With Sufjan Laying (Ahem, Lying) Low, Son Lux And Mutual Benefit Conjure His Spirit
Son Lux’s Lanterns begins with a flurry of orchestral trills and an impossibly precious celestial chorale, all of which gives way to a doe-eyed tenor trembling over sparse, moody tones. It would sound otherworldly if it didn’t sound so familiar. Anyone with even a passing knowledge of indie-pop this past decade can easily recognize these sonic signifiers as the earmarks of one Sufjan Stevens, iconoclast orchestral twee folk-rocker-turned-experimental synth-pop provocateur at large. Since breaking through with 2003’s Michigan, Sufjan has been a transformative figure for alternative music, often credited (or blamed) for what Tom dubbed indie-rock’s orchestral softening. At this point, he’s one of the new millennium’s most influential musical forces, and Lux (pictured) is living proof.
From his banjo-toting Christian rock days to the harrowing electronic existential crises of The Age Of Adz, Sufjan’s sound has always been unmistakable. The ingredients aren’t entirely native to Sufjan — Pitchfork’s review of Michigan wisely identified it as the intersection of Jim O’Rourke and Nick Drake, of Philip Glass and Eric’s Trip — but the aesthetic he crafted has been so thoroughly his. Still, as dissected last fall, he hasn’t always put it to use at consistent intervals, and a proper Sufjan Stevens full-length has been lacking since 2010, when he essentially gave us two of them.
No problem! Here comes Sufjan’s s / s / s bandmate with something to scratch that itch, assuming the similarity doesn’t make you bristle. Lanterns is a wonderful record, albeit one that never quite lives up to the promise of lead single “Lost It To Trying,” an immaculate composite of triumphal brass, swirling woodwinds, ghostly caterwauls, a rapturous choir, and a thunderstorm of percussion. On that song and elsewhere, Lux (aka Ryan Lott) carves out his own identity. His music is crisper and harder-hitting than his buddy Suf’s soft-hewn epics, and Lanterns is laced with residual quirk-hop oddity from Son Lux’s days as a producer with Anticon’s brainy bunch (especially the wobbling IDM of “Enough Of Our Machines”). He’s not just aping Sufjan. But the same spirit is there, looming, in the brisk rush of “No Crimes,” the melancholy drift of “Plan The Escape,” the quivering hymn “Lanterns Lit.” It hits the spot.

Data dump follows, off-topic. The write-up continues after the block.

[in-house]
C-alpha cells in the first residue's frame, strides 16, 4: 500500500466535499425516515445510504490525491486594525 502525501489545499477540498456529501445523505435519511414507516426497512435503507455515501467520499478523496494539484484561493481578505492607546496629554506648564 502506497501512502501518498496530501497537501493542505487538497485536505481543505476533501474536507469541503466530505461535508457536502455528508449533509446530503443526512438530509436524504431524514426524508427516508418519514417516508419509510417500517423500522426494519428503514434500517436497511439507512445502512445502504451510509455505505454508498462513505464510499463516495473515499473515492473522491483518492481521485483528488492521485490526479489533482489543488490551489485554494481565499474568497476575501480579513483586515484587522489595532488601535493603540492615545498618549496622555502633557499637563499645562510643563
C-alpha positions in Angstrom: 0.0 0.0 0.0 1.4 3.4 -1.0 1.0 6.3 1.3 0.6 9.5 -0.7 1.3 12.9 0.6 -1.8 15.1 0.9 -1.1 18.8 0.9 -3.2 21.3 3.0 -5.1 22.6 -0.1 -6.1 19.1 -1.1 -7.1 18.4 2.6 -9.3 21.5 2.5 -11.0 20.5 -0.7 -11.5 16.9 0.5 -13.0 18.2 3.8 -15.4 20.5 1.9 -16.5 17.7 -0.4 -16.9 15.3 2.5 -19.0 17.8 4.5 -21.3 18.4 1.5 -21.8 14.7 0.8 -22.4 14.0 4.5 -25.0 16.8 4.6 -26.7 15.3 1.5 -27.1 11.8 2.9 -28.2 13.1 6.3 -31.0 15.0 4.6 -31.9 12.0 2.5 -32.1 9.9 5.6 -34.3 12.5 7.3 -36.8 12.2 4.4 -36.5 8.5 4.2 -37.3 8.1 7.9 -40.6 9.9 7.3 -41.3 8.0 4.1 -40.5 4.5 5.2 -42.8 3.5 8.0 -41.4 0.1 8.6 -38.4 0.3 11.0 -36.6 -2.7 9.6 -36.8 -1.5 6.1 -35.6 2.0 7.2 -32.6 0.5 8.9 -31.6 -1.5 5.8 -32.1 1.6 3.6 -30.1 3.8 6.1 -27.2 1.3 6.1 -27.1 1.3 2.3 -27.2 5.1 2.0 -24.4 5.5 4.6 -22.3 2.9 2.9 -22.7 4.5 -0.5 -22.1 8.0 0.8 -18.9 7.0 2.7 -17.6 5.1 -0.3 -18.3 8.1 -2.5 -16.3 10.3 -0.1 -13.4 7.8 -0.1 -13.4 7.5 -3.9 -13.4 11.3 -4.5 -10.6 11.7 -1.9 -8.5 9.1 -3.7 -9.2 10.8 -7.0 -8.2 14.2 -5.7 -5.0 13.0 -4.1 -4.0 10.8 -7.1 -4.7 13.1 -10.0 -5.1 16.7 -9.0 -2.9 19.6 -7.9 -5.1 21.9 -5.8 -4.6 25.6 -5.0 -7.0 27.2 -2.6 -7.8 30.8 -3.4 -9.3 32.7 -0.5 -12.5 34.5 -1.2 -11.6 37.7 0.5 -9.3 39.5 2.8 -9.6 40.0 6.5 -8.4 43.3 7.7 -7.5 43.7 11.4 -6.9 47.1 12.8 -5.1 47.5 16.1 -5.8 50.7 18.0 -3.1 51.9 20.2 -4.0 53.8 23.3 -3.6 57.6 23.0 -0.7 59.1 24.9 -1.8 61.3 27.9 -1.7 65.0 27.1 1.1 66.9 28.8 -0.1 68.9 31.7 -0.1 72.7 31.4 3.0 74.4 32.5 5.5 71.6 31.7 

Son Lux runs in the same circles as Sufjan — they started a band together, after all — but he’s not the only indie-pop auteur flaunting the guy’s influence on a new album this fall. Mutual Benefit, who we highlighted as a Band to Watch this week, is tapping that same vein with astonishing results.
Love’s Crushing Diamond is a monster, if monsters can be meek and brimming with heavenly light. Even more so than Sox Lux’s Lott, Jordan Lee, the talented drifter behind Mutual Benefit, deflects direct Sufjan comparisons. He’s too restless to stay in one place for long, and that includes musically. So “Golden Wake” reflects the widescreen childlike wonder of Youth Lagoon’s Wondrous Bughouse, and “That Light That’s Blinding” begins with sunrise-streaks-between-the-trees acoustic guitar arpeggios out of Badly Drawn Boy’s The Hour Of Bewilderbeast, and “Strong River” rises from slumber a la Volcano Choir, and “Advanced Falconry” proves all Animal Collectives go to heaven. The whole thing is far looser than the busy symphonics of, say, Illinois. Lee’s his own man, same as Lott. As our own Liz Pelly put it:
Lee’s music is driven by his own heartfelt vision, a balance of folksy old-timey elements one might except from a roving storyteller (plucks of banjos, off-kilter homemade percussion), often layered with the sort of electronic elements one might expect from a contemporary experimental pop artist (droning synths, loops of old keyboards).
Still, there’s that banjo, and those not-that-innocent boy-girl singalongs, and that general sense of precociousness infecting every moment. Well into indie-pop’s Post-Sufjan era, his disciples are easy to pick out, but not so easy to write off. This stuff is too good to be mere replication, but it strikes the same chords, and it’s a fitting substitute for those of us who are fiending for something from Sufjan that isn’t throwaway demos or an overstuffed stocking. For the moment, he seems content to deliver winking lectures to Miley Cyrus regarding the distinction between “laying” and “lying,” though I’m hoping that’s just how he passes the time between clandestine recording sessions. But if he doesn’t happen to be releasing anything any time soon, here’s to guys like Lott and Lee picking up his mantle and serving up a double portion of his spirit.